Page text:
Brisket is beloved, and not just by Jewish grandmas and Texas pitmasters. Almost every meat eater appreciates the savor of a juicy, tender, well-cooked brisket, whether it’s braised or barbecued. Heck, it has its own holiday (May 28, National Brisket Day). Hence, our best brisket recipes, tips, and tricks, all here in one place.
- Brisket vs Texas Brisket
- How to Smoke Brisket Like a Pro
- How to Make Brisket Better Than Your Bubbe’s
- Tools for Perfect Braised Brisket
- What to Do with Brisket Leftovers
- What About Corned Beef and Pastrami?
The first step to making perfect brisket, whether you’re barbecuing or braising it, is knowing which cut is best for the job. There are flats, points, and full packers (aka Texas brisket), and they all have their pros and cons. Find out all you need to know about Different Cuts of Brisket.
Double R Ranch Co. Beef Brisket, $199.95 from Williams Sonoma
Practice on something cheaper, perhaps, but when you're pro level, this packer is a fine choice for BBQ
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BBQ brisket inspires rhapsodic devotion, and if you’ve had really good smoked brisket, you know why. If you’re interested in trying to make it yourself, you’re in luck: we spoke with a pitmaster (though he would never call himself that) to get all the details on the perfect BBQ brisket.
Aaron Franklin Teaches Texas-Style BBQ, $15/month on MasterClass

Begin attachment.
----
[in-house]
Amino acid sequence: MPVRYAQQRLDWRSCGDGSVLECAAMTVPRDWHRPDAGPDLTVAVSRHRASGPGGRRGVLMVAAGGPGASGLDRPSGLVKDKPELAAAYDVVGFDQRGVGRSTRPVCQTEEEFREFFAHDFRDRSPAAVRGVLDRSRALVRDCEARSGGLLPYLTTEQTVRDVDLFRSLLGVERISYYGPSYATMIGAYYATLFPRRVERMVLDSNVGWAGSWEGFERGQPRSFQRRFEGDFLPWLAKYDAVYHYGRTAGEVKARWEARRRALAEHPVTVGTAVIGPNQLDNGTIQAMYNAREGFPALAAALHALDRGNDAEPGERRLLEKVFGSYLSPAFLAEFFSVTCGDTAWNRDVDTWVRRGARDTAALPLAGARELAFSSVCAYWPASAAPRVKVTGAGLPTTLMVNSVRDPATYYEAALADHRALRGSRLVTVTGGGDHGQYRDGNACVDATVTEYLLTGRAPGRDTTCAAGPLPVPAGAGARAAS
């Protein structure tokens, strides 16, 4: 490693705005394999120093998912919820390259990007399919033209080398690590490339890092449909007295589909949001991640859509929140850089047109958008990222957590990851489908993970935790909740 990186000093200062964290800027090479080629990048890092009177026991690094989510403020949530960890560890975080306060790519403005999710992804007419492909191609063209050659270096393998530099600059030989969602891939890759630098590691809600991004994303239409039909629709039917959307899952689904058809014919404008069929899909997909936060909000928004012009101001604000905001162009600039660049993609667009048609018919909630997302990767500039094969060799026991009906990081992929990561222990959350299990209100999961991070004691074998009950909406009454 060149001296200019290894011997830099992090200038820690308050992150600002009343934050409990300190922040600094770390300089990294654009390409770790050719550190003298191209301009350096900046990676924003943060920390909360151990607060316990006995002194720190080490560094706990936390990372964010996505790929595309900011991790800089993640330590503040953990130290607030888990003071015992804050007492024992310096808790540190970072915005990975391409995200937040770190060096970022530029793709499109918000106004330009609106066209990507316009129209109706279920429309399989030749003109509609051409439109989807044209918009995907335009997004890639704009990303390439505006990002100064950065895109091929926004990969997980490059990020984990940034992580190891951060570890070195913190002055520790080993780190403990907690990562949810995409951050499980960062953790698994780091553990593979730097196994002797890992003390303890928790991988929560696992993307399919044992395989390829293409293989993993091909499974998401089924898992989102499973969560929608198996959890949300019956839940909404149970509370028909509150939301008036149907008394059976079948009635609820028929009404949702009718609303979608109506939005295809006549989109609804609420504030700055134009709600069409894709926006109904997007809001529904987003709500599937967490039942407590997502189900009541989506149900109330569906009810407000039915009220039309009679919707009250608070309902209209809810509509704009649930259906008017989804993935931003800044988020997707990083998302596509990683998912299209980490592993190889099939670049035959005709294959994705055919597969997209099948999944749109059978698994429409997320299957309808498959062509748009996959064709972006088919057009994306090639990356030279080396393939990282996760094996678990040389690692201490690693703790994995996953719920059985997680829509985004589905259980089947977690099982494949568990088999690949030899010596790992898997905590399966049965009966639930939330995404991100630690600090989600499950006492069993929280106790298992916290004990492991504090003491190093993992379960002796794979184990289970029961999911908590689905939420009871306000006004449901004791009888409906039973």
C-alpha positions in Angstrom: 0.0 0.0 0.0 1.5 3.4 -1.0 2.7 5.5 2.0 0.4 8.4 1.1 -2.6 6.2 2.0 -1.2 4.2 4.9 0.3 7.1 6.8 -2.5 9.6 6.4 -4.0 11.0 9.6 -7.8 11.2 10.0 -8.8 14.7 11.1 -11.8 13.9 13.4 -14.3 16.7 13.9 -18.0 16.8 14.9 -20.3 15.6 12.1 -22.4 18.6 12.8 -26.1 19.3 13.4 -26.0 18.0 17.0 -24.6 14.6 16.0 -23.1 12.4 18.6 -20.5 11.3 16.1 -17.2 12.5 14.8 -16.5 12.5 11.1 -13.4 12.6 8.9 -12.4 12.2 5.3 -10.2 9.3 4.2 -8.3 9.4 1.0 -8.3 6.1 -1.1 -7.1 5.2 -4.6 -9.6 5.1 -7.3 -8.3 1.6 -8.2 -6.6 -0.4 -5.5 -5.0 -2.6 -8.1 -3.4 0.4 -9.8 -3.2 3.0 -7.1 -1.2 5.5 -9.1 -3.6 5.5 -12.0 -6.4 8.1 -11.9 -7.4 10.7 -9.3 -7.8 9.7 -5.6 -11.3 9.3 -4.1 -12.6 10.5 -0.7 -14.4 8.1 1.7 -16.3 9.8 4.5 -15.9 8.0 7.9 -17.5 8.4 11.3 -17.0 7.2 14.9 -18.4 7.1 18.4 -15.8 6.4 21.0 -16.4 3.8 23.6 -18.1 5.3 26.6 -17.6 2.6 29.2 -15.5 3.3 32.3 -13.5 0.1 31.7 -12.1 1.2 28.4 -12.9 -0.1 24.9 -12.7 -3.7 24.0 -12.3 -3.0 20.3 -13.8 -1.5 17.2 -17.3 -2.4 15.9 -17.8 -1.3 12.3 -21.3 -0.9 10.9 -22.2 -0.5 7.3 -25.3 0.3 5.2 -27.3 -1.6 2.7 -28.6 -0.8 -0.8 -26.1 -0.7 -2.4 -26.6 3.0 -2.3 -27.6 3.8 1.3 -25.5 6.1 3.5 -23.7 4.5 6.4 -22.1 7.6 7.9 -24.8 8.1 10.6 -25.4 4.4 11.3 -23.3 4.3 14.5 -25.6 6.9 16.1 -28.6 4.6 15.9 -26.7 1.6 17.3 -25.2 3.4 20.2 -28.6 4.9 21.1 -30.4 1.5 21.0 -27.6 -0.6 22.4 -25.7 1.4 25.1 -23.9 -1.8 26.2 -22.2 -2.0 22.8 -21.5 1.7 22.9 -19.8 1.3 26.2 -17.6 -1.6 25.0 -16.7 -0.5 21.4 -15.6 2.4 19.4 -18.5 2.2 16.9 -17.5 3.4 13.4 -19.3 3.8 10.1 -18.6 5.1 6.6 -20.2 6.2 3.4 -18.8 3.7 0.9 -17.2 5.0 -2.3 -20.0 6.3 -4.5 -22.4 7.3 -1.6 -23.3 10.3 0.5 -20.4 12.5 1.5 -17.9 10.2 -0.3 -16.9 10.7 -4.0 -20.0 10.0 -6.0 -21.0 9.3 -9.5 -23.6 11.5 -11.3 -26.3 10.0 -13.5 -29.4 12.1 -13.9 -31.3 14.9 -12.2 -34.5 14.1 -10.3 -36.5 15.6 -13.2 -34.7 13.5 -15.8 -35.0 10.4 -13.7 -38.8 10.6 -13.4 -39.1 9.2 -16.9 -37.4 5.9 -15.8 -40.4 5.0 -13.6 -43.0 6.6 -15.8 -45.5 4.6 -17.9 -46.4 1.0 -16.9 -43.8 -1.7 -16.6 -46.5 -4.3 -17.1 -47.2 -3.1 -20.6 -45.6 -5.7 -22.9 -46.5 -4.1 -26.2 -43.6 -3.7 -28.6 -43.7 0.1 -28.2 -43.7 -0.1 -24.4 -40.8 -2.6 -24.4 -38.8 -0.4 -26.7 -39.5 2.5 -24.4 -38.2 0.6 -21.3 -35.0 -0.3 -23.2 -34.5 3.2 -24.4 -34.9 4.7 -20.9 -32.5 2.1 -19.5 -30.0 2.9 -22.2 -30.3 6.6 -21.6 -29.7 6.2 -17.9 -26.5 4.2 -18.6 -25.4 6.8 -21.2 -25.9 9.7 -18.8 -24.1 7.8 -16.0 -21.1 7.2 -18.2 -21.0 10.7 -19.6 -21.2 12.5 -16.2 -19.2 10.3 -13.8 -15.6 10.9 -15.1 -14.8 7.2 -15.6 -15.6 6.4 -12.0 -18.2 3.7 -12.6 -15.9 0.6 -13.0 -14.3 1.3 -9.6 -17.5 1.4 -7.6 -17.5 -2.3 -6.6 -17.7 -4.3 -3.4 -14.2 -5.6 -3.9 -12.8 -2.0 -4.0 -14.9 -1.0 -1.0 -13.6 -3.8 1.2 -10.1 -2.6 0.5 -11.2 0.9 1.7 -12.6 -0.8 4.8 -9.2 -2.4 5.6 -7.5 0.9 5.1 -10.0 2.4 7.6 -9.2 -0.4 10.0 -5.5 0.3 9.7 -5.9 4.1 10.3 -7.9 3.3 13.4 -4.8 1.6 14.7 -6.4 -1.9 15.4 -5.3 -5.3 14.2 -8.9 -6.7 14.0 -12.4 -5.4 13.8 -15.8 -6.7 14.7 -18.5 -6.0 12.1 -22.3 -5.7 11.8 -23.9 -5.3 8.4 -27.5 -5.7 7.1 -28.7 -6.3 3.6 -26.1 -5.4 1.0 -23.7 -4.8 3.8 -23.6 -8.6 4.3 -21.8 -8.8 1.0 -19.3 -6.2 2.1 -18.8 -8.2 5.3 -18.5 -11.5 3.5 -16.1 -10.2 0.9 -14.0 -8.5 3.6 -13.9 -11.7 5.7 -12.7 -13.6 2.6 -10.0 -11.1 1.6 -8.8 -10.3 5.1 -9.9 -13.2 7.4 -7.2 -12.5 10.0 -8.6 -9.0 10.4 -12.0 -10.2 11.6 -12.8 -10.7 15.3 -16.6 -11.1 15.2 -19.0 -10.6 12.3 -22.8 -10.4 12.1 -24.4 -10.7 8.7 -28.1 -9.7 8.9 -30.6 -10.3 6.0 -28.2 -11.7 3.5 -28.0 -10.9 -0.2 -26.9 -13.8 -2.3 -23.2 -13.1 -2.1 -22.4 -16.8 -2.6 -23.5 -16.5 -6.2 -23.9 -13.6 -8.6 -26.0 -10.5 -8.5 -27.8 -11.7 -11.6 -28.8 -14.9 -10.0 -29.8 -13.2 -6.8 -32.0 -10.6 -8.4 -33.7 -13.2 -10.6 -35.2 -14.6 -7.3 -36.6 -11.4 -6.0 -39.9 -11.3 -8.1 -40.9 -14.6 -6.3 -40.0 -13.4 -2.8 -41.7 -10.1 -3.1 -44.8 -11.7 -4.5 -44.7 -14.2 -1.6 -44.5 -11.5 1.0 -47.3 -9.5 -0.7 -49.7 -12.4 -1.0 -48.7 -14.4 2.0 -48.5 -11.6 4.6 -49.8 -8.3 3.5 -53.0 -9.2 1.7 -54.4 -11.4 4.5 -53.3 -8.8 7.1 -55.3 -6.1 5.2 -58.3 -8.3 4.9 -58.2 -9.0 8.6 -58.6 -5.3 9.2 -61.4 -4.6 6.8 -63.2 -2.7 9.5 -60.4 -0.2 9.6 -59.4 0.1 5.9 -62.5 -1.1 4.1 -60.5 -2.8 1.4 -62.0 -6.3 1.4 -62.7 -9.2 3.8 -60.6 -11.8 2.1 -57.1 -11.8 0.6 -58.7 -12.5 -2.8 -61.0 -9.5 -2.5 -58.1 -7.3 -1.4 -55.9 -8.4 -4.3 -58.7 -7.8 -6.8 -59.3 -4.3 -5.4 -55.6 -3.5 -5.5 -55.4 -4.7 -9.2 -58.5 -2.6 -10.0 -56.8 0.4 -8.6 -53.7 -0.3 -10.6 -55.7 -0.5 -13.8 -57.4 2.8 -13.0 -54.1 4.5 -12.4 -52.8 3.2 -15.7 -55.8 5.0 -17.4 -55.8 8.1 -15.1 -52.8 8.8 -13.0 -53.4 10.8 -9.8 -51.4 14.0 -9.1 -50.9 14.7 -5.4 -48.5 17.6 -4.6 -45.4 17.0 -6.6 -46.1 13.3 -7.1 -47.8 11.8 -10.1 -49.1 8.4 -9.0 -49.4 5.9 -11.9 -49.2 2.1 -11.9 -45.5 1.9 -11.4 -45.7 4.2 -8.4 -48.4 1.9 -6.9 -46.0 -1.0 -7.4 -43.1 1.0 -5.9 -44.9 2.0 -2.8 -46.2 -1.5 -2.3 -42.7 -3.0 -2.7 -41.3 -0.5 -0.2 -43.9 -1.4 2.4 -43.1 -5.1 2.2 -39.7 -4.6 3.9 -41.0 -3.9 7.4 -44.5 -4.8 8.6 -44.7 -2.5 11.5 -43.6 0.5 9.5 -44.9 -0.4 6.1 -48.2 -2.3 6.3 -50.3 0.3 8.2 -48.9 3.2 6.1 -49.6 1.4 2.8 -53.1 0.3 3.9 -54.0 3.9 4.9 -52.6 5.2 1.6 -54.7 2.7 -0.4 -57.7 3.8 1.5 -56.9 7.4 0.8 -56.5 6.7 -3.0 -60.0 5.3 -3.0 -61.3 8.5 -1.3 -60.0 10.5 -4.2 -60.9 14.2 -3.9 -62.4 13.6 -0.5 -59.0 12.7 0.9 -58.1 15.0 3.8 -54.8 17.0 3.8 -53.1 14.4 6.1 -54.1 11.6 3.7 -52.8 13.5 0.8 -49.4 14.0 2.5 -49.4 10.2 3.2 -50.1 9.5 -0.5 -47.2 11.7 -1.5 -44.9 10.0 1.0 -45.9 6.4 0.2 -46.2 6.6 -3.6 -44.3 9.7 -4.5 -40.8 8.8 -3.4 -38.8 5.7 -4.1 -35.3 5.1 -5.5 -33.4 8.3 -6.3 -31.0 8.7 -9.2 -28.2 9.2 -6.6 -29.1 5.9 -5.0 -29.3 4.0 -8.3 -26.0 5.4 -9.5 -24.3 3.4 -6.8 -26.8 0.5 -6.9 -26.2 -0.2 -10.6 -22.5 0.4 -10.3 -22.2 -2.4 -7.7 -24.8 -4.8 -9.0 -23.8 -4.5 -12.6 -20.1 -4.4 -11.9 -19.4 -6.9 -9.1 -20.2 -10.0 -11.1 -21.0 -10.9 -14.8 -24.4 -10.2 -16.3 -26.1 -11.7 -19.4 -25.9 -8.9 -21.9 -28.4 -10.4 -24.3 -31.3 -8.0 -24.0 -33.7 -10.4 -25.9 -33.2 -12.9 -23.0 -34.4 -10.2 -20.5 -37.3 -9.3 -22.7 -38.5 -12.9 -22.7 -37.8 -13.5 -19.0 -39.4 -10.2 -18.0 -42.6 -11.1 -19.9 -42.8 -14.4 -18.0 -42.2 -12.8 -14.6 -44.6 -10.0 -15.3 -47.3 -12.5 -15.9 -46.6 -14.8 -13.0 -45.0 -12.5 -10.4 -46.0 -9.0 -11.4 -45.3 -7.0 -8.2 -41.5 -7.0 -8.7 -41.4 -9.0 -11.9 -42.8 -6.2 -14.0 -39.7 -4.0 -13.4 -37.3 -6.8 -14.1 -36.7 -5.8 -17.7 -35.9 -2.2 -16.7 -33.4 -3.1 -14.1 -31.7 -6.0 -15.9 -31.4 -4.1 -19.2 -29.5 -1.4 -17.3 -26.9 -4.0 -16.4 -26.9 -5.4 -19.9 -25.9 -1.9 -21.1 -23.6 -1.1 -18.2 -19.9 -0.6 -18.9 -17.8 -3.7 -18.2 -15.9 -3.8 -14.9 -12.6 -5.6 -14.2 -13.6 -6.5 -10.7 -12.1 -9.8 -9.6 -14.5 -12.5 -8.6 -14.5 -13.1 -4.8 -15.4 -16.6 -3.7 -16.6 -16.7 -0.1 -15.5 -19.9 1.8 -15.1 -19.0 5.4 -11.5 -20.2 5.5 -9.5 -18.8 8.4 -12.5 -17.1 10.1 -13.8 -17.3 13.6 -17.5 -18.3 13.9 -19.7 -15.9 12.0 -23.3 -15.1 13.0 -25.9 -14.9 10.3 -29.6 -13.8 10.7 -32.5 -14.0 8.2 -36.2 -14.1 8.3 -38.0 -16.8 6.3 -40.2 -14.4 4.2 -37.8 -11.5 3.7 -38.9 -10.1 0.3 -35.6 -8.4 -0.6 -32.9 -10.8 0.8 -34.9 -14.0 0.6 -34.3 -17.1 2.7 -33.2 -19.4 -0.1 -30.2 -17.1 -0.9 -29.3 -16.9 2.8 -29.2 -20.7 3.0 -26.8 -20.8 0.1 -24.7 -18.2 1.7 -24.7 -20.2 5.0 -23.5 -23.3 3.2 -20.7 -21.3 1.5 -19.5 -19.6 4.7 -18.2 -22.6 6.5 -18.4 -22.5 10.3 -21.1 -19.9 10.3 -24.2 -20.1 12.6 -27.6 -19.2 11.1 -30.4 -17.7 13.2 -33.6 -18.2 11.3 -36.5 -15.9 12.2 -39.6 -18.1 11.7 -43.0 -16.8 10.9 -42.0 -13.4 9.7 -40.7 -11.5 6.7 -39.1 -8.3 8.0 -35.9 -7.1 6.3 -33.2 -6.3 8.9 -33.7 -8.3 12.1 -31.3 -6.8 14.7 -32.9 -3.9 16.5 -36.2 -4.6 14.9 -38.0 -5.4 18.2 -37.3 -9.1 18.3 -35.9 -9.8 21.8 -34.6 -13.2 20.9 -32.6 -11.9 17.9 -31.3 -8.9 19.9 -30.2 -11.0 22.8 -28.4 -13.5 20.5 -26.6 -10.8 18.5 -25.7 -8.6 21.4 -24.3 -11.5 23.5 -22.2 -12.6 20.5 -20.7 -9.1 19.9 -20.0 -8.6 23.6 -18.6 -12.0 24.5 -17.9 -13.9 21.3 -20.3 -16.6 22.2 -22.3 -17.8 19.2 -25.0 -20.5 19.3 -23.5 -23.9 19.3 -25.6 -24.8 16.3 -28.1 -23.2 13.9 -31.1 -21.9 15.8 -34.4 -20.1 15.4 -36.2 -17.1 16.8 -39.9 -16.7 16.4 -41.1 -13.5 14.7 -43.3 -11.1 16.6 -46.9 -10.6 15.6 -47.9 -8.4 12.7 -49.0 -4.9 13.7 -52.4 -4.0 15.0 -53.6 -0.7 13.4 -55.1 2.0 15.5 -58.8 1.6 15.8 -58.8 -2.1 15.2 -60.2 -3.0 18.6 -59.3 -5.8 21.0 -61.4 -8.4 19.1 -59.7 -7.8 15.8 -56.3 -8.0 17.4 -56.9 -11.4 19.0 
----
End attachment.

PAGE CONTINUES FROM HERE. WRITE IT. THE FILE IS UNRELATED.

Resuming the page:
Take a 16-part lesson from a BBQ guru.
Related Reading: The Best BBQ Tutorials on YouTube, According to a Pitmaster
Besides BBQ, the other best way to cook brisket is to braise it, but it’s still a low and slow road to perfection. You can cheat with a slow cooker if you like. See our 7 Brisket Recipes Better Than Bubbe’s.
There’s not a lot of special equipment you need to make a perfect Passover brisket (or a brisket for any other cozy night), but there are a few tools that will make the process easier and more enjoyable. See our list of Tools for the Perfect Brisket.
If you’re lucky enough to have leftover barbecue brisket, there are a lot of delicious things you can do with it besides simply slapping it between two slices of bread (though that’s fantastic too). See 11 Things to Do with BBQ Brisket Leftovers.
Besides barbecue and braises, brisket can be cured for corned beef or pastrami (which, like BBQ brisket, is also smoked). You might not give it much thought until Saint Patrick’s Day, but find out The Difference Between Corned Beef and Pastrami.
Related Video: If you Like Brisket, Try This Smoked Pastrami Beef Tongue